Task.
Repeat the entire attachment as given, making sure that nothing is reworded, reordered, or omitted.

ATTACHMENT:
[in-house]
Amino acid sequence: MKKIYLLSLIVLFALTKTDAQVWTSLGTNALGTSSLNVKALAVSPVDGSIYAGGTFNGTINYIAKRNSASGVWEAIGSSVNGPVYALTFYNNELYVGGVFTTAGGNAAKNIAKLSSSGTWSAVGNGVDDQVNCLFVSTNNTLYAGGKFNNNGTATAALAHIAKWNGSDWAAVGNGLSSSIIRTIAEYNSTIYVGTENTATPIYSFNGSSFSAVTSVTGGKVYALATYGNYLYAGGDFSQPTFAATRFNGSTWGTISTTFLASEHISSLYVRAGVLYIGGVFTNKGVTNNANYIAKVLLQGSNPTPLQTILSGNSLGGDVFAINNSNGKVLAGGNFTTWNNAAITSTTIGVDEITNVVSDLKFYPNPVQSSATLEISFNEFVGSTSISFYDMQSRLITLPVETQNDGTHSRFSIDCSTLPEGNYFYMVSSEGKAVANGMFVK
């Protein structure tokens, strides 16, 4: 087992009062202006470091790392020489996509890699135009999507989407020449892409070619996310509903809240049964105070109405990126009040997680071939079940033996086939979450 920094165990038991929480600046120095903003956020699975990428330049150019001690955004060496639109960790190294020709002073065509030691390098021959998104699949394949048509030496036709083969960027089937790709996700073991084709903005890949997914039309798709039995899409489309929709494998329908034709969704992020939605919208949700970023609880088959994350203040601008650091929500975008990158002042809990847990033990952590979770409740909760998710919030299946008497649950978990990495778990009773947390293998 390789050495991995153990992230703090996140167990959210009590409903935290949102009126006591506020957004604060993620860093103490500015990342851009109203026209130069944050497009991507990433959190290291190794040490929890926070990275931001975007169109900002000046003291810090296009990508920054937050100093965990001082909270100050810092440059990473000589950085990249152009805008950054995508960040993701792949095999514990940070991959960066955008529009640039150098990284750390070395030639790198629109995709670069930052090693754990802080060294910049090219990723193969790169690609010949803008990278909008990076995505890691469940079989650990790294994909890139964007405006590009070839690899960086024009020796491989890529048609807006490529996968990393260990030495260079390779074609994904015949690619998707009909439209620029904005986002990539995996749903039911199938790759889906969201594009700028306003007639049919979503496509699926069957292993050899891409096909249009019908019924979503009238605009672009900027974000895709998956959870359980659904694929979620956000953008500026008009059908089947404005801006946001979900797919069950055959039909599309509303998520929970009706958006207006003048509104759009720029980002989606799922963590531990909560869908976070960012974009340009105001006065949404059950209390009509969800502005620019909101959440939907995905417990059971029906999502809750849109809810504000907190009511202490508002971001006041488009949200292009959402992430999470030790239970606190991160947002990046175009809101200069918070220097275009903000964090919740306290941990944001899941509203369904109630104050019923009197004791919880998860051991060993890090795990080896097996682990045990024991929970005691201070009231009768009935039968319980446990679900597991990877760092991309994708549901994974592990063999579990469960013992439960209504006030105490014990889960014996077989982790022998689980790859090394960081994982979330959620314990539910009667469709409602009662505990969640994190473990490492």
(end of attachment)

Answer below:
[in-house]
Amino acid sequence: MKKIYLLSLIVLFALTKTDAQVWTSLGTNALGTSSLNVKALAVSPVDGSIYAGGTFNGTINYIAKRNSASGVWEAIGSSVNGPVYALTFYNNELYVGGVFTTAGGNAAKNIAKLSSSGTWSAVGNGVDDQVNCLFVSTNNTLYAGGKFNNNGTATAALAHIAKWNGSDWAAVGNGLSSSIIRTIAEYNSTIYVGTENTATPIYSFNGSSFSAVTSVTGGKVYALATYGNYLYAGGDFSQPTFAATRFNGSTWGTISTTFLASEHISSLYVRAGVLYIGGVFTNKGVTNNANYIAKVLLQGSNPTPLQTILSGNSLGGDVFAINNSNGKVLAGGNFTTWNNAAITSTTIGVDEITNVVSDLKFYPNPVQSSATLEISFNEFVGSTSISFYDMQSRLITLPVETQNDGTHSRFSIDCSTLPEGNYFYMVSSEGKAVANGMFVK
């Protein structure tokens, strides 16, 4: 087992009062202006470091790392020489996509890699135009999507989407020449892409070619996310509903809240049964105070109405990126009040997680071939079940033996086939979450 920094165990038991929480600046120095903003956020699975990428330049150019001690955004060496639109960790190294020709002073065509030691390098021959998104699949394949048509030496036709083969960027089937790709996700073991084709903005890949997914039309798709039995899409489309929709494998329908034709969704992020939605919208949700970023609880088959994350203040601008650091929500975008990158002042809990847990033990952590979770409740909760998710919030299946008497649950978990990495778990009773947390293998 390789050495991995153990992230703090996140167990959210009590409903935290949102009126006591506020957004604060993620860093103490500015990342851009109203026209130069944050497009991507990433959190290291190794040490929890926070990275931001975007169109900002000046003291810090296009990508920054937050100093965990001082909270100050810092440059990473000589950085990249152009805008950054995508960040993701792949095999514990940070991959960066955008529009640039150098990284750390070395030639790198629109995709670069930052090693754990802080060294910049090219990723193969790169690609010949803008990278909008990076995505890691469940079989650990790294994909890139964007405006590009070839690899960086024009020796491989890529048609807006490529996968990393260990030495260079390779074609994904015949690619998707009909439209620029904005986002990539995996749903039911199938790759889906969201594009700028306003007639049919979503496509699926069957292993050899891409096909249009019908019924979503009238605009672009900027974000895709998956959870359980659904694929979620956000953008500026008009059908089947404005801006946001979900797919069950055959039909599309509303998520929970009706958006207006003048509104759009720029980002989606799922963590531990909560869908976070960012974009340009105001006065949404059950209390009509969800502005620019909101959440939907995905417990059971029906999502809750849109809810504000907190009511202490508002971001006041488009949200292009959402992430999470030790239970606190991160947002990046175009809101200069918070220097275009903000964090919740306290941990944001899941509203369904109630104050019923009197004791919880998860051991060993890090795990080896097996682990045990024991929970005691201070009231009768009935039968319980446990679900597991990877760092991309994708549901994974592990063999579990469960013992439960209504006030105490014990889960014996077989982790022998689980790859090394960081994982979330959620314990539910009667469709409602009662505990969640994190473990490492």